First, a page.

In last week’s post, I shared some wisdom gleaned from a conversation with sales guru (and my coach) Matthew Kimberley. We previously discussed his advice for sales people. Today we’re focused on Matthew’s take on recruiting and managing sales teams.
First, talk to your prospect on the telephone. People who are bad at talking on the phone are generally bad salespeople, so do a quick 15-20 minute screening.
- Are they forming complete sentences?
- Do they speak clearly?
- Have they got you on speaker phone?
- Do they sound distracted?
If they’re good on the phone, invite them into the office. Meet your prospect face-to-face.
- How does this person make you feel? Comfortable and relaxed, or the opposite? If they creep you out, that’s how they’re going to make your customers feel.
- Do they appear distracted? If so, they’ll be the same in other important meetings.
- How is their enthusiasm level? They might be the best salesperson in the world, but without enthusiasm for your business, they’ll be more trouble than they’re worth.
- Can they speak extemporaneously on any topic? Can they talk about themselves without being boring? Matthew says good salespeople should be good bullshitters, not because they’re going to make stuff up, but because they should be able to make conversation with anyone.
- Interview multiple times, because it’s easy to bluff an interview.
- Make your expectations clear before you hire. Let them know about your CRM system and the quotas for both sales and activity.
Clear expectations, incentives, rewards, and flexibility when necessary are essential elements to managing a sales team.
- Incentivize activity as well as sales results. Have both group incentives and individual incentives. Celebrate the wins and recognize achievement.
- Daily activity sprints. “This is when the whole sales floor is doing the same thing at the same time . . . prospecting or making calls or something like that. Whoever makes the most qualified calls during this time gets lunch on me or 100 bucks behind the bar on Friday . . .” or whatever you like. The reward doesn’t have to be huge, but daily sprints are a great way to keep the energy high.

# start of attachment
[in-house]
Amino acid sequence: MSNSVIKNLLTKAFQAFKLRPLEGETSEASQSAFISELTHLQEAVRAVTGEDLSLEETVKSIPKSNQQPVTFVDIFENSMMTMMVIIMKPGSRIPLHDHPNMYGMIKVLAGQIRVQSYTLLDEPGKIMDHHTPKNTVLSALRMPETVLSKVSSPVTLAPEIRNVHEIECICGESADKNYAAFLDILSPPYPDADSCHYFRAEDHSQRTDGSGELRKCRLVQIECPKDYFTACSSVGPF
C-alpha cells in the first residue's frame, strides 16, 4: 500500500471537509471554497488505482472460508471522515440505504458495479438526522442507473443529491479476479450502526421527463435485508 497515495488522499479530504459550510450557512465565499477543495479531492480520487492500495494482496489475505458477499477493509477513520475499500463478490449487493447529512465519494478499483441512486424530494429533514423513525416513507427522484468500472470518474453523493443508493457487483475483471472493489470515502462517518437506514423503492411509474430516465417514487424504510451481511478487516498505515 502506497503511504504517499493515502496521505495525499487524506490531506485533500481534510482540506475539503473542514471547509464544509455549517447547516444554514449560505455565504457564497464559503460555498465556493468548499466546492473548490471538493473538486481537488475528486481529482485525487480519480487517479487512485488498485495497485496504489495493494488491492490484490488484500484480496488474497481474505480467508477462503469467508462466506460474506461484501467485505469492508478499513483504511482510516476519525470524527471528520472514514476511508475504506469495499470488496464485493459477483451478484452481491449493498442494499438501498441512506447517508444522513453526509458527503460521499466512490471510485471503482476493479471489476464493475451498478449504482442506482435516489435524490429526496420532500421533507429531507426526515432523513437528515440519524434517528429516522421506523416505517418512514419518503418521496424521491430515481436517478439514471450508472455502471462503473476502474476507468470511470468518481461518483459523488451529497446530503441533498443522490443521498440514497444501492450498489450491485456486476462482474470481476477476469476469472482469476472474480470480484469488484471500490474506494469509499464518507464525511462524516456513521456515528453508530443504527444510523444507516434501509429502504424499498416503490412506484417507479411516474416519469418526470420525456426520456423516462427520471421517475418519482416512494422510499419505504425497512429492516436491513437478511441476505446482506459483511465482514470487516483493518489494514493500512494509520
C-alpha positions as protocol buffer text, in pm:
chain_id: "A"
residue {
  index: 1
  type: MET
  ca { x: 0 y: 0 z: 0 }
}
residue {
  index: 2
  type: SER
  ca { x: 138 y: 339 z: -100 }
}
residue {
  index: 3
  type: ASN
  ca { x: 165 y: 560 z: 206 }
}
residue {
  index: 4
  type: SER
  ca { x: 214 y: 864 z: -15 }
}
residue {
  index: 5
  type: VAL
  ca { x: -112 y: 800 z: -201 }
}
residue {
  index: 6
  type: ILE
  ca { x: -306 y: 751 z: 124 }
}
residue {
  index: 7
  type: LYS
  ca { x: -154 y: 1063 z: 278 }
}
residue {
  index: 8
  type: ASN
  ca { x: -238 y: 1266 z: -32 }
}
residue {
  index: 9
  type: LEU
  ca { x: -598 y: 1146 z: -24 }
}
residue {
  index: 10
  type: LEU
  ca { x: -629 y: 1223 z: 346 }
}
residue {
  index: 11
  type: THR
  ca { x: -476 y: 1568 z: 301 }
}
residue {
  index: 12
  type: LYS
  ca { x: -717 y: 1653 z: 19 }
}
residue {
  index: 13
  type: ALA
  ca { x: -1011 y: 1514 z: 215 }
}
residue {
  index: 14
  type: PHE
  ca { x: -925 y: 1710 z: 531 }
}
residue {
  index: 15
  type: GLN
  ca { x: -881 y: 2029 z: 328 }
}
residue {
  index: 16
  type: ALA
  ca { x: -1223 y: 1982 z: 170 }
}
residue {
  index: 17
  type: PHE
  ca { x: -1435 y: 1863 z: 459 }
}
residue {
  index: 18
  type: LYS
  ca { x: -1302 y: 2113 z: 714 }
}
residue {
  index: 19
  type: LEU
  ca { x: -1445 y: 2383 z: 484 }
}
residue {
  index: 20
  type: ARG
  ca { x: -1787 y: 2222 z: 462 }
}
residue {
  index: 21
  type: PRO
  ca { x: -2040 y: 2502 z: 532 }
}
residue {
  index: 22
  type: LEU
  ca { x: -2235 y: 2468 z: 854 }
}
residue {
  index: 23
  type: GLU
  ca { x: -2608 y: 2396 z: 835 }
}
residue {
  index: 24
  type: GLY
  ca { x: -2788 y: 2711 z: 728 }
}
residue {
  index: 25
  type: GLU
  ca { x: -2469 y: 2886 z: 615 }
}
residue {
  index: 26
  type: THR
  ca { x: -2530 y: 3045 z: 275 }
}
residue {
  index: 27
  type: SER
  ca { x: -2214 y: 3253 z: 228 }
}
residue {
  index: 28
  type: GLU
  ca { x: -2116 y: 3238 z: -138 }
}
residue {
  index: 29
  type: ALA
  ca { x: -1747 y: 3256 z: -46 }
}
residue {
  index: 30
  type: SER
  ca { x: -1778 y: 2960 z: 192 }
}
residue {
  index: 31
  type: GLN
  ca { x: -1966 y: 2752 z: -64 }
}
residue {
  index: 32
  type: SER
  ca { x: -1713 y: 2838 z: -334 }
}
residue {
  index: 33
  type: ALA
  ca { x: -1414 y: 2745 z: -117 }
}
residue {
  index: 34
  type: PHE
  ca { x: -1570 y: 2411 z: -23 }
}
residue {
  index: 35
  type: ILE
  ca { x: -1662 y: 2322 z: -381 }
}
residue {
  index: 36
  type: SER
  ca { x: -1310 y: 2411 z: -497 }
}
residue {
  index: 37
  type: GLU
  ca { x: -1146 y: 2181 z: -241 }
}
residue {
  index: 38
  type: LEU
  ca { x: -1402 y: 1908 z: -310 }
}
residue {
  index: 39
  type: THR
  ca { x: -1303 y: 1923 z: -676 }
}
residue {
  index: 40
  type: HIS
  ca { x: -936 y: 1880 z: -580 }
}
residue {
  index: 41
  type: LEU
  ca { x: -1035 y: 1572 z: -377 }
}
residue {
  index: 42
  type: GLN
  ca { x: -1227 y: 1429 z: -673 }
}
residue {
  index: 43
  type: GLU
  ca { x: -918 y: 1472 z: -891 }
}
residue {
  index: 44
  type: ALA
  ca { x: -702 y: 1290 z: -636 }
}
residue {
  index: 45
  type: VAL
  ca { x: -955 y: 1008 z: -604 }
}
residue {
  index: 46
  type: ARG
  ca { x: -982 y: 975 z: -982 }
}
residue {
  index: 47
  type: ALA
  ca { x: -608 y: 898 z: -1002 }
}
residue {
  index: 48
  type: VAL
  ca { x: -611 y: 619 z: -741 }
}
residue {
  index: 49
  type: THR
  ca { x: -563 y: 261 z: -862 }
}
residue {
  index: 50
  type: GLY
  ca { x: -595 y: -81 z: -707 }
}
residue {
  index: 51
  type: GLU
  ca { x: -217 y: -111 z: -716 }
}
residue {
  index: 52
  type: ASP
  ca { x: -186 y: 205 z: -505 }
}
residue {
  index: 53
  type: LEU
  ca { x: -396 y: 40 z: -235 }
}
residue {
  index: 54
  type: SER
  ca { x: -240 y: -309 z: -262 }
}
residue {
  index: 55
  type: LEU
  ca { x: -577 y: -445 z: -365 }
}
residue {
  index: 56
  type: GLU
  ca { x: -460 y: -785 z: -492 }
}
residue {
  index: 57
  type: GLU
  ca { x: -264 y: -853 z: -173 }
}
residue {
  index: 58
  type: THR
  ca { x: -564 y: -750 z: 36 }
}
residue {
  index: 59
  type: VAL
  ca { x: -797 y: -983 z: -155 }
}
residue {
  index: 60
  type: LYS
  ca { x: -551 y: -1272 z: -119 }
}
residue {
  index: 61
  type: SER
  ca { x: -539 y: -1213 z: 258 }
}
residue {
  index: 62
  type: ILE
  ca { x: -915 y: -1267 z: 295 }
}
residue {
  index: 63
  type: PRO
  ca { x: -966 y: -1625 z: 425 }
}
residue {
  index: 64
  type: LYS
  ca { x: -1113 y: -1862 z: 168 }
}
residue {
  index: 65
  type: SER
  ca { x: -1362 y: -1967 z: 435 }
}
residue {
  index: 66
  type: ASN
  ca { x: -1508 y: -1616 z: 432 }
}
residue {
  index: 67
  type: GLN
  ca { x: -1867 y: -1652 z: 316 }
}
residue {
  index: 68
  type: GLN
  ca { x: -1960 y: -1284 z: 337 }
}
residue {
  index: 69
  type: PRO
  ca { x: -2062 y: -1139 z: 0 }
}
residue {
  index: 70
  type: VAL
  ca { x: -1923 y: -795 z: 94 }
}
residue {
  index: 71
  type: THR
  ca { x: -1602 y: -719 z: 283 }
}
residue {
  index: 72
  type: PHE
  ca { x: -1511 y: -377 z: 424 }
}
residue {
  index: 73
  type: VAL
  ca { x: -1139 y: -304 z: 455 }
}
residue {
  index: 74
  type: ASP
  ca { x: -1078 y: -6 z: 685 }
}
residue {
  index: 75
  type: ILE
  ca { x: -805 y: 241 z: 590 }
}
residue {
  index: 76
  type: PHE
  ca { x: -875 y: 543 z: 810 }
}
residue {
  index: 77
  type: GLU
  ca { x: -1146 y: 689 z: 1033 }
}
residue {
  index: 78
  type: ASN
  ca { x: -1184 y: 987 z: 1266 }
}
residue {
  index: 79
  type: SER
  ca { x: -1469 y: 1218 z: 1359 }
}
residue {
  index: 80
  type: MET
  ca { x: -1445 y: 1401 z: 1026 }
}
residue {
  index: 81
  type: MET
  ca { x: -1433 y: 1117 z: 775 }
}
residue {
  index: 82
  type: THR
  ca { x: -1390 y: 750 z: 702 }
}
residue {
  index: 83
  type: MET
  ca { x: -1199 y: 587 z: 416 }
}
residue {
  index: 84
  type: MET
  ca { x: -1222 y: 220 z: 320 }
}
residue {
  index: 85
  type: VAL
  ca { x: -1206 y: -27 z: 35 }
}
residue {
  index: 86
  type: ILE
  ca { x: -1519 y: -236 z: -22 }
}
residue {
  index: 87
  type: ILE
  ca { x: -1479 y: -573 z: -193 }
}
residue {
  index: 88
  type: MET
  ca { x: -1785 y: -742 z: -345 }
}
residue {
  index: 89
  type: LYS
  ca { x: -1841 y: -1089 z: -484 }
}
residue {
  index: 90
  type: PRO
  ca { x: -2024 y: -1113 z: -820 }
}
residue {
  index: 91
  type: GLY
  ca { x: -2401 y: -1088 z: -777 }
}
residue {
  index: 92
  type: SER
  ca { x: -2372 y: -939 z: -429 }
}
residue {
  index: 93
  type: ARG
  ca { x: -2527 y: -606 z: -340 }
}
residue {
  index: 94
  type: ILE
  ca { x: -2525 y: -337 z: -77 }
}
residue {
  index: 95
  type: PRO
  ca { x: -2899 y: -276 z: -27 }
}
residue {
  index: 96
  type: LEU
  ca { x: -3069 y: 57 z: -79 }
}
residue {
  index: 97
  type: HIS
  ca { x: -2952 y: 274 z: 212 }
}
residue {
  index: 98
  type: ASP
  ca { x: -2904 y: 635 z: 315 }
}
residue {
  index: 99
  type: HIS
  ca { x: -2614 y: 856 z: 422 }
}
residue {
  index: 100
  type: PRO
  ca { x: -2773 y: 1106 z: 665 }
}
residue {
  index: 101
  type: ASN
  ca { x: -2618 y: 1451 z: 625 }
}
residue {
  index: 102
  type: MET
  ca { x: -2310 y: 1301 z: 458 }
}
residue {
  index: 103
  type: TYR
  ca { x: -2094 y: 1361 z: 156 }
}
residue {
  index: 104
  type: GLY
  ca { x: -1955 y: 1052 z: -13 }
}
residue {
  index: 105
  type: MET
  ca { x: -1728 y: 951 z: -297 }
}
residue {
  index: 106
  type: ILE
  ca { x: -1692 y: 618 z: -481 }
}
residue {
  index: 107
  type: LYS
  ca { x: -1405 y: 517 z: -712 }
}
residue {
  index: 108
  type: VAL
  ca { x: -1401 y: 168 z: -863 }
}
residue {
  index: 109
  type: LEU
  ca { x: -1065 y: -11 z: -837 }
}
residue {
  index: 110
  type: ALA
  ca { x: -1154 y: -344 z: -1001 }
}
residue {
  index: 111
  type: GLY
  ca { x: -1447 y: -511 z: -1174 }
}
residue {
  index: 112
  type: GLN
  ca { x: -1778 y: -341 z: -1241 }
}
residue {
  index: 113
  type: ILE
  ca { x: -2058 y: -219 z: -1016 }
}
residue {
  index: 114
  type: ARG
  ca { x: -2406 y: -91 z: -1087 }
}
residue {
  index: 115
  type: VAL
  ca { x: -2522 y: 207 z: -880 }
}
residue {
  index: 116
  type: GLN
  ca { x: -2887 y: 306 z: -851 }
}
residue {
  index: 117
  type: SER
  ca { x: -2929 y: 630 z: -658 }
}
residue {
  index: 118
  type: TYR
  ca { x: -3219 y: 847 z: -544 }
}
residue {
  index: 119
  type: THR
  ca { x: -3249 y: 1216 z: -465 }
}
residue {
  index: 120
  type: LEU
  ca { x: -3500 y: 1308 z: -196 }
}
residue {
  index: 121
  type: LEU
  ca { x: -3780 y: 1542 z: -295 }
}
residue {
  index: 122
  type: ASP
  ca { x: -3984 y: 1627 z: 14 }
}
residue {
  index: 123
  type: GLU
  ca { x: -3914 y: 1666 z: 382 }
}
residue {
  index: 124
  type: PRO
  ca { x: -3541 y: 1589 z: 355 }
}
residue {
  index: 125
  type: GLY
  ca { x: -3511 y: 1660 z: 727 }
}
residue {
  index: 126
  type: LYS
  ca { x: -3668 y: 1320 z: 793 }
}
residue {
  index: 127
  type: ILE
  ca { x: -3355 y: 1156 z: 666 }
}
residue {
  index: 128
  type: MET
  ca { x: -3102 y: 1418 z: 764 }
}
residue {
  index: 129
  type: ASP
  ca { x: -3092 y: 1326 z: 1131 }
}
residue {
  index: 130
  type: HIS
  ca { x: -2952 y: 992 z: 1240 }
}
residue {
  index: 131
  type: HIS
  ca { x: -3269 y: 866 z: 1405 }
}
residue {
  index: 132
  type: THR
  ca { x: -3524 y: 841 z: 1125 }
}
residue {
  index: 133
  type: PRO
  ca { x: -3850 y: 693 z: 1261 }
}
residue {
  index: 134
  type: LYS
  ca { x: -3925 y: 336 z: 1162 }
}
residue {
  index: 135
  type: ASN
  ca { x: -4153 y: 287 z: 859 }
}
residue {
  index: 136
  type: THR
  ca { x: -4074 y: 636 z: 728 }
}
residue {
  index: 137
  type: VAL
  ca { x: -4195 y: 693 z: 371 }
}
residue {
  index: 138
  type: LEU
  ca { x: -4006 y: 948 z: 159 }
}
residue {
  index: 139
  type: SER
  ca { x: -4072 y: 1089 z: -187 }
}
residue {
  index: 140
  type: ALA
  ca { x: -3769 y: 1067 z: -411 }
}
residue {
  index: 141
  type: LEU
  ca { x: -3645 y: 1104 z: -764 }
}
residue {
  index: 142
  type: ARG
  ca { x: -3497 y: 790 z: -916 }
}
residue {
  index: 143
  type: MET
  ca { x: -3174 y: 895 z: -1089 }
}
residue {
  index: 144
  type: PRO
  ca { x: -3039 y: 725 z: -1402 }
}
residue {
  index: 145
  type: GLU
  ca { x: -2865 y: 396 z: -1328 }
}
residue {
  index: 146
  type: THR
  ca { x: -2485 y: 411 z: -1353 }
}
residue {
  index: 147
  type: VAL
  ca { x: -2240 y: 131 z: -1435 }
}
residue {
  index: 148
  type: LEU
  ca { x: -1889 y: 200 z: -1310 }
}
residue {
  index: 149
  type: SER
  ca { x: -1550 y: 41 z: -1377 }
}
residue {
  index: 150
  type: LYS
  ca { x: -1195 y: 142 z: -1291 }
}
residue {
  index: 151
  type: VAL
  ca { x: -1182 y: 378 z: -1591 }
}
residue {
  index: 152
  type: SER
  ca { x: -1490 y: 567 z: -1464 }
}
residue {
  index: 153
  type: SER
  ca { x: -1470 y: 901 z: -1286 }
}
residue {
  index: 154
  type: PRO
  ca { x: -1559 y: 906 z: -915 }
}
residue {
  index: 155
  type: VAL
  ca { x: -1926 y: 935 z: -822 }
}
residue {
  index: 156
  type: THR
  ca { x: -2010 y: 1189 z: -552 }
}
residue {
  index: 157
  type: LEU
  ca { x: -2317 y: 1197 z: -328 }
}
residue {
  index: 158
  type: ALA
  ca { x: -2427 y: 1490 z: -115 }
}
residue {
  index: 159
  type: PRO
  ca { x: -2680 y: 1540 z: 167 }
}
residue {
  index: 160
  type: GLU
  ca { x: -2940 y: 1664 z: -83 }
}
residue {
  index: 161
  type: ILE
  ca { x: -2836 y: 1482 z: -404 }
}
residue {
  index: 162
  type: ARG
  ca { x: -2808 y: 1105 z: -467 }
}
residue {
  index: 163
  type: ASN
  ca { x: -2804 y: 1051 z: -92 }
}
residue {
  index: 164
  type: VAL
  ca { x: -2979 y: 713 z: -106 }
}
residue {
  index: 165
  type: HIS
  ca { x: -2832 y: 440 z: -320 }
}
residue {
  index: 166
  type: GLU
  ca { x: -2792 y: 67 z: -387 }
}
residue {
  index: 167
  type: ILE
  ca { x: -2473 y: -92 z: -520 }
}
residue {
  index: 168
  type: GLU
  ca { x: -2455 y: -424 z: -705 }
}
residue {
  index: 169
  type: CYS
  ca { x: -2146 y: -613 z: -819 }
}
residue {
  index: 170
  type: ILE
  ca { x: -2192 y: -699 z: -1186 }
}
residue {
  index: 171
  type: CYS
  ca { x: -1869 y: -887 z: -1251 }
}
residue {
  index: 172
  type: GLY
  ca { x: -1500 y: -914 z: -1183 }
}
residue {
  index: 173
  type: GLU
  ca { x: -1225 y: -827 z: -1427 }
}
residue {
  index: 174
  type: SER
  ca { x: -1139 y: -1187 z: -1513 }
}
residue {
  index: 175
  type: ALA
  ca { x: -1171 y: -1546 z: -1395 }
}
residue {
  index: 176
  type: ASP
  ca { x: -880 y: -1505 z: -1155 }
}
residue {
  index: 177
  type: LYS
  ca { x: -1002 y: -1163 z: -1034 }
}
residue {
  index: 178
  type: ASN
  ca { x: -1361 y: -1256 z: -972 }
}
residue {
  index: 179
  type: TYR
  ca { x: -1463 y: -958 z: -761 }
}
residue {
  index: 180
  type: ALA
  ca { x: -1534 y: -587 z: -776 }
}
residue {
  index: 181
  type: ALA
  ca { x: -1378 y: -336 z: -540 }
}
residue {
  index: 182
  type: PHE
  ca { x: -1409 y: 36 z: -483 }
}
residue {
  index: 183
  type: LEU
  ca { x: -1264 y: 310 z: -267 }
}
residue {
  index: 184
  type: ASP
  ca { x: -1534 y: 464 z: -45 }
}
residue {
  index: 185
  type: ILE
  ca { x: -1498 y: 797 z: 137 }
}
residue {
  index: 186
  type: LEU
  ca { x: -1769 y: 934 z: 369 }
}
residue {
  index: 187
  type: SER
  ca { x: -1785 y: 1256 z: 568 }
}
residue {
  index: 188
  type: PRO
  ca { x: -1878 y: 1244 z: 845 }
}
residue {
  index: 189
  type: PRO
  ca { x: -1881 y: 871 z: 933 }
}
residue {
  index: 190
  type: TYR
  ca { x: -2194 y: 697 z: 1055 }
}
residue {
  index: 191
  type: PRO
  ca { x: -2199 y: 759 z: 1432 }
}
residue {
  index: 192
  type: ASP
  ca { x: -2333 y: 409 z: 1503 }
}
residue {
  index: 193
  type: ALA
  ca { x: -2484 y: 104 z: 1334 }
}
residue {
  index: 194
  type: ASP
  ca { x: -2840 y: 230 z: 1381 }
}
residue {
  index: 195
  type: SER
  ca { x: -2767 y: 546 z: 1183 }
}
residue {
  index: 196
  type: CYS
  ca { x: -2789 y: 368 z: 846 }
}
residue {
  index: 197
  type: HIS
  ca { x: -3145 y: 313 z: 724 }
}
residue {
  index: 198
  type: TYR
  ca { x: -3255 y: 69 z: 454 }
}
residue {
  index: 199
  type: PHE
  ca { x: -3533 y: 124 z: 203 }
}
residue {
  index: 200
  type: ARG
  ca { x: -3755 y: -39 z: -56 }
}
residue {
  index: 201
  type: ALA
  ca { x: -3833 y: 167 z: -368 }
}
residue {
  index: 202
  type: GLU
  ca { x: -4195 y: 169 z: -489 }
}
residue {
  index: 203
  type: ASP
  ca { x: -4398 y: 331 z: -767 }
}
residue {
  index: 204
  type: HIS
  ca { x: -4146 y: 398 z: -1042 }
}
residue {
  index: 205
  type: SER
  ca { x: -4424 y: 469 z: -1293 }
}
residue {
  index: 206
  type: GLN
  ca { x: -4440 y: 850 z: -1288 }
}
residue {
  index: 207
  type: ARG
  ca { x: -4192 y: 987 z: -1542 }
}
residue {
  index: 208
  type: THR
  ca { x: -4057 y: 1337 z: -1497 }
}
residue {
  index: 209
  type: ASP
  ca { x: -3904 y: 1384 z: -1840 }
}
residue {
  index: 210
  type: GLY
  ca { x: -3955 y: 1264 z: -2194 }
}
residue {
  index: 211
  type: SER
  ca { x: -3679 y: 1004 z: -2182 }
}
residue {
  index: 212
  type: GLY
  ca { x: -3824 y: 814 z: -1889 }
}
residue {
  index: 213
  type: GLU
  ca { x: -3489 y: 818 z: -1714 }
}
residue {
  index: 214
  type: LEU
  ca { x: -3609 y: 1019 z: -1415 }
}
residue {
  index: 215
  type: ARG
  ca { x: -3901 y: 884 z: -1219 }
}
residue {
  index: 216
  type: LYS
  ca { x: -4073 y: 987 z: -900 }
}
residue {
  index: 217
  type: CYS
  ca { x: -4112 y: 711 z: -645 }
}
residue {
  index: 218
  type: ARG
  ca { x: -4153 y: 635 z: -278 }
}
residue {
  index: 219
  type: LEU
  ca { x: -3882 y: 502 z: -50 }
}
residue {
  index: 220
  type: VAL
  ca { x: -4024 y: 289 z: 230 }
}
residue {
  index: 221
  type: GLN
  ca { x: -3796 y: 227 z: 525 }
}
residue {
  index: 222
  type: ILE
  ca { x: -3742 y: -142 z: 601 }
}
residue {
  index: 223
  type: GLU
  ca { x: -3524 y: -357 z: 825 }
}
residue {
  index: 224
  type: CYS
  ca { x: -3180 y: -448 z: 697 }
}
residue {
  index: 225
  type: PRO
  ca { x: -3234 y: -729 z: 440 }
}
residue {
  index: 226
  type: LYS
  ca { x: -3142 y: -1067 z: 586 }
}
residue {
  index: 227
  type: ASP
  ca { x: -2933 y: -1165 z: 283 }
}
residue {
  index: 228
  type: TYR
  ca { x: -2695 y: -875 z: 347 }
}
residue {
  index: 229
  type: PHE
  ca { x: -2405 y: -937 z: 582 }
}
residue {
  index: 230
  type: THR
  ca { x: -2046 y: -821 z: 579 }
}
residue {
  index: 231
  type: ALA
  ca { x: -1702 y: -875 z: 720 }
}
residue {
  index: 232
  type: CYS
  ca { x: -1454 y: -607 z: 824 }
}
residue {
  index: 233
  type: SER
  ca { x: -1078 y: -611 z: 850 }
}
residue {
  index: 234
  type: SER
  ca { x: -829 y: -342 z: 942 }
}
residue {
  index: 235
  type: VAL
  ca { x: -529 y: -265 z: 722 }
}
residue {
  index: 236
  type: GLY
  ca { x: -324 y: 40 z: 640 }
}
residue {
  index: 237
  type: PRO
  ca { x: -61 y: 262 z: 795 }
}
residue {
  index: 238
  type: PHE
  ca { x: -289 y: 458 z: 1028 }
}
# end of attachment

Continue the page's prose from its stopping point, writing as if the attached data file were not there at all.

- Keep meetings to a minimum. Salespeople don’t want to be stuck in meetings when they could be making calls. “If they enjoy meetings more than they enjoy being on the phone, they probably shouldn’t be sales people.”
- Have zero tolerance for CRM sloppiness. Tracking all activity is essential for accountability.
- Help your team through the slumps. “Tell them, ‘If it’s all going bad, just keep hitting the phones.’ If a star performer who’d been with me for a year or so was having a really tough time, I’d send them to a spa or tell them to go to a football game.” There will always be slow times, and it’s important that your people know they’re valued even when times are tough.
- Well-crafted sales scripts can be a great tool, especially if you have a large team. “If you’re running anything at scale, standardization of everything is going to be critical to the measurement process.” An effective script means that if your biggest rock star develops a bad attitude that can’t be fixed, you can fire them and the team will go on selling. You aren’t dependent on one charismatic salesperson. This shows respect for everyone on the team and shows the rock star that being a prima donna is unacceptable.